5 from measurement error increases by adding an additional regressor since R 2 e SA 1 R 2 e SA < The reason for this is that A and S are correlated. Hence, including A in the regression e ectively removes some of the variation in S e while leaving the measurement error unchanged. This reduces the attenuation factor. Using the numbers from our example, R 2 e SA A e S es A p lim b b ln y e S:A 2 AS es A 0:9 0:25 1 0: :5 2 0: :65 0:1 0:1 0:087 0:75 In the short regression, the positive ability bias was partially o setting the negative attenuation bias. In the long regression, the ability bias has been removed, while the attenuation bias has increased. The estimated return to schooling is now too small. The bias is about as large as in the short regression, where the two biases partially o set each other. By adding a perfectly valid and necessary control in the presence of measurement error we end up being no better o than before. If we suspect measurement error in S, but are uncertain about the importance of A, it is di cult to know whether the reduction in the regression coe cient in going from the short to the long regression is driven mainly by the measurement error or by omitted variables bias. As a result, it is di cult to judge whether the Griliches estimate of or is closer to the truth. 1.3 Controlling for Outcomes A major pitfall in trying to control for selection with observables is the danger to end up controlling for outcomes. This can easily lead to misleading estimates. Consider our returns to schooling example again, where earnings y are determined by y + S + A + " and E("jS; A) 0. Assume cov(s; A) 0, so running the short regression y a + bs + u 5

6 results in a consistent estimate of the returns to schooling. Suppose that A cannot be measured directly. An ability measure M A is available, and measured ability is related to innate ability by the regression equation MA o + 1 S + A: Schooling increases measured ability. Hence, measured ability is an outcome of the schooling treatment. Since we are worried about cov(s; A) 6 0, we are running the long regression y a + bs + cma + u: What is the estimate b b from that regression? Note that b var(ma)cov(y; S) cov(s; MA)cov(y; MA) var(s)var(ma) cov(s; MA) 2 (this is simply the formula for one of the coe cients in a trivariate regression). Using cov(s; MA) 1 2 S we obtain plim b var(ma)2 S 1 2 S 1 2 S + 2 A 2 S var(ma) S var(ma) S + 2 A var(ma) S var(ma) S 1 2 A var(ma) S 1 2 A var(ma) S where the last equality made use of the fact that var(ma) S + 2 A. By including MA in the regression, which includes the e ect of S, part of the e ect of S loads on to the MA term. The estimate of is biased down as a result. In many applications there are multiple outcomes, which a treatment a ects. For example, think of D as participation in a teacher training program in a developing country. You have measures of two relevant outcomes, y s is a student test score, and y a is a student s school attendance record. For simplicity, assume that D is randomly assigned. In this case, both the regressions y a a + a D + " a y s s + s D + " s 6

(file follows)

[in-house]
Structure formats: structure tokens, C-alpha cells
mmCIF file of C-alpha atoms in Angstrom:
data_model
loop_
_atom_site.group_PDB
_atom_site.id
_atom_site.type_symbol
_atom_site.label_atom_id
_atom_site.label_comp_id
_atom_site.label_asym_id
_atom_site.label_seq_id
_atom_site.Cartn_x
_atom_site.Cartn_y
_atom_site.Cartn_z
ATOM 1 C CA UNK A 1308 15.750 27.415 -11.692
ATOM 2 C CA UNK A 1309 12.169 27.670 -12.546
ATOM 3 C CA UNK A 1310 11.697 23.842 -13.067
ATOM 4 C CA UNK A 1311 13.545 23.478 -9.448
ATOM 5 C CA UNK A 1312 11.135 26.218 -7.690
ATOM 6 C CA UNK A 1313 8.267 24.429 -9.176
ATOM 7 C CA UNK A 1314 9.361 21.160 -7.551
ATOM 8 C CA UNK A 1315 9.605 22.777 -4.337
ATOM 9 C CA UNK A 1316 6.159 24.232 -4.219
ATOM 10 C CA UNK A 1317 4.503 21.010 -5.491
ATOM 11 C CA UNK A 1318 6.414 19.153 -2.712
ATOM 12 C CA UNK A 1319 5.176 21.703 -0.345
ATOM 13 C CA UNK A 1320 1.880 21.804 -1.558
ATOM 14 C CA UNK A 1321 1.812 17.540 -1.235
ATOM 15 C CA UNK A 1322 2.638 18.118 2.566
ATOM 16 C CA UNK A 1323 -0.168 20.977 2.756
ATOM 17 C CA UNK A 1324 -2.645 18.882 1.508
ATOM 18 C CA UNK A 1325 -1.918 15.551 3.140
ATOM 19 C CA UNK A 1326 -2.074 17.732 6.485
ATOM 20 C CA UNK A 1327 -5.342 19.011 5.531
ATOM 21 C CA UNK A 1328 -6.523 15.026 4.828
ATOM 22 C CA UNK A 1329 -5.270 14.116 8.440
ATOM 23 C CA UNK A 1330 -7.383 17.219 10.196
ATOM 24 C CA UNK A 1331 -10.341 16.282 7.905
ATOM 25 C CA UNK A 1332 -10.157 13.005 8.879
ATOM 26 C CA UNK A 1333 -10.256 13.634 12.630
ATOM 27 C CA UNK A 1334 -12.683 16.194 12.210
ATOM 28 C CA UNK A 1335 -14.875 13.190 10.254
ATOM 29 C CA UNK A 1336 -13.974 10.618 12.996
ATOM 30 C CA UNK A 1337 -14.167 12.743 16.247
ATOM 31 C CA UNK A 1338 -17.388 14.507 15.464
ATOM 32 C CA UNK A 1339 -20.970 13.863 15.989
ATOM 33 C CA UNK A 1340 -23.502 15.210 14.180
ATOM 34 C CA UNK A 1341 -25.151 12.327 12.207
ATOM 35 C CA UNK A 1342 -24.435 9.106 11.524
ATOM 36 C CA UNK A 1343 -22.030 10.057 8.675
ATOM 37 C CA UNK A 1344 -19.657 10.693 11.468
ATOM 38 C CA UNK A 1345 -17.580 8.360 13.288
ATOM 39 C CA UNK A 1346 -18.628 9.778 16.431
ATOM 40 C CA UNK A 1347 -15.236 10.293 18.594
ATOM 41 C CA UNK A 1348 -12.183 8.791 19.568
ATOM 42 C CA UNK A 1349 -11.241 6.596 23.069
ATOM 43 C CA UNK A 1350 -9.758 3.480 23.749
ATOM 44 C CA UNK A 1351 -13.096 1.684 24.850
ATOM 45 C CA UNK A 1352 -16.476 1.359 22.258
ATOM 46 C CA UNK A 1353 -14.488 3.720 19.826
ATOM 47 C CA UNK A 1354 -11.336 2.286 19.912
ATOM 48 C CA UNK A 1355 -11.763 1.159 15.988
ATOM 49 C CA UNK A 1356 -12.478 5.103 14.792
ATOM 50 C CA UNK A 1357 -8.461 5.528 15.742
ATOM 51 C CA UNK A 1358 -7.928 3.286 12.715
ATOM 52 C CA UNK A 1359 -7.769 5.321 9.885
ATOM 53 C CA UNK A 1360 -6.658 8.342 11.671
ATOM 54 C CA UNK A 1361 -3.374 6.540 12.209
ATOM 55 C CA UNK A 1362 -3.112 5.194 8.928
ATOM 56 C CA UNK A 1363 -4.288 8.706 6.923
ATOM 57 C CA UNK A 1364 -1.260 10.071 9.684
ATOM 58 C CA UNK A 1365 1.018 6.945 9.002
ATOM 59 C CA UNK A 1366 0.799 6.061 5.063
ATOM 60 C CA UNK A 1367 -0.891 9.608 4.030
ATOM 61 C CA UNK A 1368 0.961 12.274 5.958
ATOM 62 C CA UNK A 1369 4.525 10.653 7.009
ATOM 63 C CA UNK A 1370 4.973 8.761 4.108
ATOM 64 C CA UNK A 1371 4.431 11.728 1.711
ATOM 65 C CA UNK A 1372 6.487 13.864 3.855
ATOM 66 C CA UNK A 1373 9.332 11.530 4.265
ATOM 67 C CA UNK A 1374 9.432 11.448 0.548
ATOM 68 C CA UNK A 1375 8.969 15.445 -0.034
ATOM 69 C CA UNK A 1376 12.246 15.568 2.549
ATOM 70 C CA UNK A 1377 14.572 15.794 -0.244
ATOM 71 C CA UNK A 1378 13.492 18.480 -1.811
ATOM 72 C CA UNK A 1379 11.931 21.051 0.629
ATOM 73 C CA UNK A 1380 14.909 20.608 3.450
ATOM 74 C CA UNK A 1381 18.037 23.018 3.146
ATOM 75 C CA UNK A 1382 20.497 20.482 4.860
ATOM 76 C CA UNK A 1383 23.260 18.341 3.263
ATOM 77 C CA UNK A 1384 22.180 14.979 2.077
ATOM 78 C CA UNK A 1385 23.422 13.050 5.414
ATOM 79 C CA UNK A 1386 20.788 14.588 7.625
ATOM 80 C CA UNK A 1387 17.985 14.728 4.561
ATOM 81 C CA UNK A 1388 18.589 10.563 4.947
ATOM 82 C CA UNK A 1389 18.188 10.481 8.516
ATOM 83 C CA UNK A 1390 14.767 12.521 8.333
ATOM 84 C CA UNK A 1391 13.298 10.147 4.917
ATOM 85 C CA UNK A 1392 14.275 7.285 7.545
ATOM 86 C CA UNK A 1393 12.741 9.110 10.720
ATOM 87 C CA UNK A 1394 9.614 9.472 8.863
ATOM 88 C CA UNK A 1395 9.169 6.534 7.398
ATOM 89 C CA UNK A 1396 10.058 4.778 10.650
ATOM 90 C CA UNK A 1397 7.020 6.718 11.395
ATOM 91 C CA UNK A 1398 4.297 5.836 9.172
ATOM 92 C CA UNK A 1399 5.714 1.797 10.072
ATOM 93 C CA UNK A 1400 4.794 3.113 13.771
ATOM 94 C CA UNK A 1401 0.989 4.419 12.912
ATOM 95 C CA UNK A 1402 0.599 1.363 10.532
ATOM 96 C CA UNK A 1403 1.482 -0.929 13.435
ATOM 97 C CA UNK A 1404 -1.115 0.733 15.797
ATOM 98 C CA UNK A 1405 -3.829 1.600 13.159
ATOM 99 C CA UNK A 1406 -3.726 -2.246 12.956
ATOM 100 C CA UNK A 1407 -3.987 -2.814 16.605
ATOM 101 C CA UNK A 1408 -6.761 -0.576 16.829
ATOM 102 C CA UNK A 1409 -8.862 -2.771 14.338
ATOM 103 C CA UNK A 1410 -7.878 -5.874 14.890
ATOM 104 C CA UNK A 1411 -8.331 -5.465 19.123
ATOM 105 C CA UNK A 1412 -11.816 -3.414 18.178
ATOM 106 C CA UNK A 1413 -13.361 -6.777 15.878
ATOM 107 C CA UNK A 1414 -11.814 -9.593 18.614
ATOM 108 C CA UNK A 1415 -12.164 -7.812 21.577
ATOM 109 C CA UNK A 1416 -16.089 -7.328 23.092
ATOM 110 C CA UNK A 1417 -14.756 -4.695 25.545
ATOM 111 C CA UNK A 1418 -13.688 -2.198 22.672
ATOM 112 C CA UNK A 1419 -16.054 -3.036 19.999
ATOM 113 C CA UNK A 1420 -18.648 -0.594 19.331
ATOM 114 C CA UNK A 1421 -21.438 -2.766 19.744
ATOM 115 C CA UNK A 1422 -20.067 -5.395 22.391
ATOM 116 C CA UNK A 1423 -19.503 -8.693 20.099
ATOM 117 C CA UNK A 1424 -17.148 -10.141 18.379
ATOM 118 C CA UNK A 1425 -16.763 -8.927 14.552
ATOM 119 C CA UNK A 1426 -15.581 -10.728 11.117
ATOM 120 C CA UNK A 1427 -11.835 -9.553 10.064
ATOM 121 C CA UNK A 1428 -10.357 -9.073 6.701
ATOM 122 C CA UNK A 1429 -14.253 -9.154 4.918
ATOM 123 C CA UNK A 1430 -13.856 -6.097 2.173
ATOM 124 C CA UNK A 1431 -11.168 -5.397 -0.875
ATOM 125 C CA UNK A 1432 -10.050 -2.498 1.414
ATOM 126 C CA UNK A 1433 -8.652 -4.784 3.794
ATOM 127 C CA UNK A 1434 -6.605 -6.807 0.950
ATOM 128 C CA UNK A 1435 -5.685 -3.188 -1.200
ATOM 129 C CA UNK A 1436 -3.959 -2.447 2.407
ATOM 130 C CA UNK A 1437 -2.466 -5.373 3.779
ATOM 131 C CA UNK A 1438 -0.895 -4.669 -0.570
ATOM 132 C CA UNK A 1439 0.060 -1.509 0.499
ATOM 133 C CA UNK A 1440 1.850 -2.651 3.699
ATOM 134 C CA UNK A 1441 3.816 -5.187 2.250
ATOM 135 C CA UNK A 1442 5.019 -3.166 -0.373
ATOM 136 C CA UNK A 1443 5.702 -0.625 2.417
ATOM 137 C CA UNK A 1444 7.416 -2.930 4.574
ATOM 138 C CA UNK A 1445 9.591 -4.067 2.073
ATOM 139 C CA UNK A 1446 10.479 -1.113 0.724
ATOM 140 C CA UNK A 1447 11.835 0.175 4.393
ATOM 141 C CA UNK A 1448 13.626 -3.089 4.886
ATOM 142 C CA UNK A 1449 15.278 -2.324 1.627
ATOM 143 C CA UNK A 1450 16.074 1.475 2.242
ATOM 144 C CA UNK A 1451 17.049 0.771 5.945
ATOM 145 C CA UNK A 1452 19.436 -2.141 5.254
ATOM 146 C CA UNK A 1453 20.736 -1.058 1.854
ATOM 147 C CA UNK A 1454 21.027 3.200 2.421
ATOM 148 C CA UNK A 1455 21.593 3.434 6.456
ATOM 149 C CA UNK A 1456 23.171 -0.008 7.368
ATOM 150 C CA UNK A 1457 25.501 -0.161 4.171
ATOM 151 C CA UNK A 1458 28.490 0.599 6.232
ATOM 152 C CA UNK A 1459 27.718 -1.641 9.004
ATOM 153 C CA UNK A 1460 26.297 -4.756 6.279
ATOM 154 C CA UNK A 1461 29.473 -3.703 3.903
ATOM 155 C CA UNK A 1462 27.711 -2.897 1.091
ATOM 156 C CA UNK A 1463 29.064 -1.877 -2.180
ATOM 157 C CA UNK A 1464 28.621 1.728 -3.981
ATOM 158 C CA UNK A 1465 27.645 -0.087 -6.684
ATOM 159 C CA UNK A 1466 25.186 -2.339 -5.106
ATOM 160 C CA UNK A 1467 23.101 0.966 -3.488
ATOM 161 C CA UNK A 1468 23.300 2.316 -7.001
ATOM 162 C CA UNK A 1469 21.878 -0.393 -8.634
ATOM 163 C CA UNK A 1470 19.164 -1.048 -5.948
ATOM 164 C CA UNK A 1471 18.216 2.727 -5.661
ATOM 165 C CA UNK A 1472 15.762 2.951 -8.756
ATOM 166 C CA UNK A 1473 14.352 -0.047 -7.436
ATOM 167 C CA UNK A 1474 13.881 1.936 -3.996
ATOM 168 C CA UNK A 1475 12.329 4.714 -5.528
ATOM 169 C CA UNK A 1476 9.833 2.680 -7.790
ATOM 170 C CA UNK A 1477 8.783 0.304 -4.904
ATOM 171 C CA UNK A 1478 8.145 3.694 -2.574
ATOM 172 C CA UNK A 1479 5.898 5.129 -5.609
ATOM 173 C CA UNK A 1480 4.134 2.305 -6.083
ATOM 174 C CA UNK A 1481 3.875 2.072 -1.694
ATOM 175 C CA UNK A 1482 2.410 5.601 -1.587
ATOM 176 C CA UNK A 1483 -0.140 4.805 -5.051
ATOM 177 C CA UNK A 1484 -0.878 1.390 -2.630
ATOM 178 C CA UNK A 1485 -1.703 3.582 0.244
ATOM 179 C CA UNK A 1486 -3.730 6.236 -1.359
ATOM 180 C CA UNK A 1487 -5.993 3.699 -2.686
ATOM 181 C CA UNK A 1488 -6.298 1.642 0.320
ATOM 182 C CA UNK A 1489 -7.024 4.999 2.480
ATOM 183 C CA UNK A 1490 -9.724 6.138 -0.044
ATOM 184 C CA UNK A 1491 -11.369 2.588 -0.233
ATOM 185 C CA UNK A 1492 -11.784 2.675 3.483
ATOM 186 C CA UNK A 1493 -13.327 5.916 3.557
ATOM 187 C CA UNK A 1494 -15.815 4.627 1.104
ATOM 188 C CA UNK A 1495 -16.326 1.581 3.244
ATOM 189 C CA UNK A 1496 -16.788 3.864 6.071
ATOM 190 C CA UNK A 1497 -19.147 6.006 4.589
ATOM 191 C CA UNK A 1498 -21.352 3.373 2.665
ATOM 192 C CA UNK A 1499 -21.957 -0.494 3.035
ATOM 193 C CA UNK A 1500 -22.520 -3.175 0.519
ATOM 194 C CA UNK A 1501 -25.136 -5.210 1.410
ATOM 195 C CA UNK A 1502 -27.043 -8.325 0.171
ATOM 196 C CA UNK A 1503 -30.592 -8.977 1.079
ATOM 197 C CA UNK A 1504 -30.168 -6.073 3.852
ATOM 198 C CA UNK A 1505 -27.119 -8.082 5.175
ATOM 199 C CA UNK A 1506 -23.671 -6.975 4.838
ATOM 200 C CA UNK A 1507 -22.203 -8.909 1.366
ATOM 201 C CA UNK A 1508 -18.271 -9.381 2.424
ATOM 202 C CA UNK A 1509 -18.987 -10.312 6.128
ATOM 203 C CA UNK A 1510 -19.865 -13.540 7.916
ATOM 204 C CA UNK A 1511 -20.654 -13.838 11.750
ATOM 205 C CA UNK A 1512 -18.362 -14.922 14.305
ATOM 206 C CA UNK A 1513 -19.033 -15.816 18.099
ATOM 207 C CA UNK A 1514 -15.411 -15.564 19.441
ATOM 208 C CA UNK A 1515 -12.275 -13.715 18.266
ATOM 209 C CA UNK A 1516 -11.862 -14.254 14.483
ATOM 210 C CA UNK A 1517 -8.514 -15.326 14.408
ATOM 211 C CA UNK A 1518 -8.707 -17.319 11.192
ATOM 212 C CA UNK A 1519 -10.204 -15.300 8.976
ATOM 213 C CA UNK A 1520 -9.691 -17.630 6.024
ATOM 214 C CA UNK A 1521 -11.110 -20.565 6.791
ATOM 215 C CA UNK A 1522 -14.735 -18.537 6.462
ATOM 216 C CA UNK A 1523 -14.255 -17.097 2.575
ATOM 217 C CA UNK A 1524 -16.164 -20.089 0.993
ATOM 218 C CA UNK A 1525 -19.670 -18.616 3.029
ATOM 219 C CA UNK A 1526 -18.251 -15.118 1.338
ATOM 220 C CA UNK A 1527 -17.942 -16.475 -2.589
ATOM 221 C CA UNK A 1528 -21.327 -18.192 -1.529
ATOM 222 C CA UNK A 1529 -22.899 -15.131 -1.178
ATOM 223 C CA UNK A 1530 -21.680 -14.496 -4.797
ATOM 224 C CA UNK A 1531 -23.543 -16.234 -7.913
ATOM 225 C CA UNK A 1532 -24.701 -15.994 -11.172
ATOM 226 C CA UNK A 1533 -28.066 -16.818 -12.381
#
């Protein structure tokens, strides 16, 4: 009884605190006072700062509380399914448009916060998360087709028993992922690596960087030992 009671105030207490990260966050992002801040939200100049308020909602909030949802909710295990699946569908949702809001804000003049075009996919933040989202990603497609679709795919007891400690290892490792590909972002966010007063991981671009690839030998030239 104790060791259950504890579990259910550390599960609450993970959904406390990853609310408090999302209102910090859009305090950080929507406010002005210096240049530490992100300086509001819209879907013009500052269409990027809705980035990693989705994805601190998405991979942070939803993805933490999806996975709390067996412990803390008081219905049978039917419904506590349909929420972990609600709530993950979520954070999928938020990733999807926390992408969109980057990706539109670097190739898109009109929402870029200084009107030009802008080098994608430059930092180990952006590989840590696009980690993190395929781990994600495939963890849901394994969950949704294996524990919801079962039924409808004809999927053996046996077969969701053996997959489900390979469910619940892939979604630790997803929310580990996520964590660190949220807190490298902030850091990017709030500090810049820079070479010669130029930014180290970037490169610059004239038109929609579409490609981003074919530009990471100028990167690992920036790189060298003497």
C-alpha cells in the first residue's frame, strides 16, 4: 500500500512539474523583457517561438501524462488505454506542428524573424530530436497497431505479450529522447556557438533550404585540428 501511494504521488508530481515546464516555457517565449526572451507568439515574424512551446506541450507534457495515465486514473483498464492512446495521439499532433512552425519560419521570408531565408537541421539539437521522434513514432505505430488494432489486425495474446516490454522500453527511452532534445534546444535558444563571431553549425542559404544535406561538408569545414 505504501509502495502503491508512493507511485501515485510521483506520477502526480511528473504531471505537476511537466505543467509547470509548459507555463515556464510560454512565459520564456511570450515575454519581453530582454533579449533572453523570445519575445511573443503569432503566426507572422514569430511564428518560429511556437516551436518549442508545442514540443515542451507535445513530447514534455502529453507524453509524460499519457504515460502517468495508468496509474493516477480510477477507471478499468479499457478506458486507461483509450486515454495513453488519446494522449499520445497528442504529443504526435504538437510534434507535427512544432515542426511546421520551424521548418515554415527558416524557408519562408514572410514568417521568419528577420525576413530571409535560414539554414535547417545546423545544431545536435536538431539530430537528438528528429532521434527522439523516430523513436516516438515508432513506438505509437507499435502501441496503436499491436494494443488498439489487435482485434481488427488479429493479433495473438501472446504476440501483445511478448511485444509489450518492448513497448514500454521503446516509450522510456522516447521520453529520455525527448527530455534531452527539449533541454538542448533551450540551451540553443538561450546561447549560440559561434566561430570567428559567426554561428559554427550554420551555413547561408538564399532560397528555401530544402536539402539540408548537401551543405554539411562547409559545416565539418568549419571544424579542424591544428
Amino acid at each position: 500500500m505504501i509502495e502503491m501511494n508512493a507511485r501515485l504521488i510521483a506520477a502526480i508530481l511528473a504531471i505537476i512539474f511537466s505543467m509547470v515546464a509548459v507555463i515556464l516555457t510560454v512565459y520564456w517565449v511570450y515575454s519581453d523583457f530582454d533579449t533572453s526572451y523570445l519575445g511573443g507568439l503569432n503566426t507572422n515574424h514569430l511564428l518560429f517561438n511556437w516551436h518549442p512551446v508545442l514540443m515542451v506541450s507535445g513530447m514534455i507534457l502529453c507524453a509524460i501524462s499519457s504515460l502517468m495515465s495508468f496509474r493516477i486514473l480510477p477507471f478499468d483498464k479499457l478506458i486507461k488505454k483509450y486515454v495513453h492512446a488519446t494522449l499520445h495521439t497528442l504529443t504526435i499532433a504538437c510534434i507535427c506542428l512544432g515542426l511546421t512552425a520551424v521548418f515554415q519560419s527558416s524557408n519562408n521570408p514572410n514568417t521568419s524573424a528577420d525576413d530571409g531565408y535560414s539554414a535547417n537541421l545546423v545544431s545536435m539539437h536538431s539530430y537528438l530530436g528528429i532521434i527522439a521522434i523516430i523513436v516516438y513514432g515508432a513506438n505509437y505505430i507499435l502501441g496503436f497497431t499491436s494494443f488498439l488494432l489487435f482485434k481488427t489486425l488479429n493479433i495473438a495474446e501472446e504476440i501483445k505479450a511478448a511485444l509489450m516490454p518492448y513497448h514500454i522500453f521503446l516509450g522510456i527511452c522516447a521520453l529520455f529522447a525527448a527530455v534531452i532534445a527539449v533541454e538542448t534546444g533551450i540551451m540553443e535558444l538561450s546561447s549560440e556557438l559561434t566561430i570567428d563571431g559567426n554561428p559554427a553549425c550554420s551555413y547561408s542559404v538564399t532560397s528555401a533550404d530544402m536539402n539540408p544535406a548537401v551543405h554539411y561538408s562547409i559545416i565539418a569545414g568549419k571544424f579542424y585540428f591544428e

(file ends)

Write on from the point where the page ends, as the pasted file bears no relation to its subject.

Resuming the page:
7 have a causal interpretation. However, notice that attendance of the student is likely to a ect student performance, and hence the test score y s. Hence, it is natural to ask: What is the direct e ect of D on y s, and what is the indirect e ect through y a? It is tempting to argue that regression uncovers the partial e ects, hence running the regression y s y a + 2 D + u (4) let s us uncover the direct e ect. There are now three causal e ects we are interested in: the e ects of D on y s and y a, and the e ect of y a on y s. Our previous discussion puts us in a good position to assess the model (4). For this regression to recover the causal e ect of y a on y s, it needs to be true that conditional on D, y a is as good as randomly assigned. Indeed, D is a selection variable, since it a ects both y s and y a. However, we have not said anything in our discussion so far as to whether y a may be reasonably thought of as randomly assigned. In the example, student attendance is unlikely to be randomly assigned among the kids whose teacher does not get training, and those who does. In e ect, student characteristics like motivation or parental interest in schooling will most likely determine both attendance and performance. In this case, regression (4) will recover neither the causal e ect of D, nor of y a. The reason why you won t be able to recover the e ect of D anymore is the same as in the case of attrition in the last lecture: Attrition is an outcome that is correlated with both D and counterfactual test scores. Hence, D? y s0 ; y s1 ; Djy a? y s0 ; y s1 for the same reasons as before. 1.4 Falsi cation Exercises How do we determine in practice whether treatment is as good as randomly assigned conditional on some observables? Mostly, this will involve a judgement call. It is instructive to go through an empirical example, in order to see how a strategy of controlling for observables might work. Let me give an example from my own work. Britain changed from a system of selective secondary schooling to a system of comprehensive secondary schooling during the 1970s. In the selective system, children would take a test at age 11 and attend a either a more academically oriented grammar school if they did well, or a less academic secondary modern school otherwise. In the comprehensive system, the test was abolished and everyone attends the same school until age 16. We are interested in the e ect of selection on student 7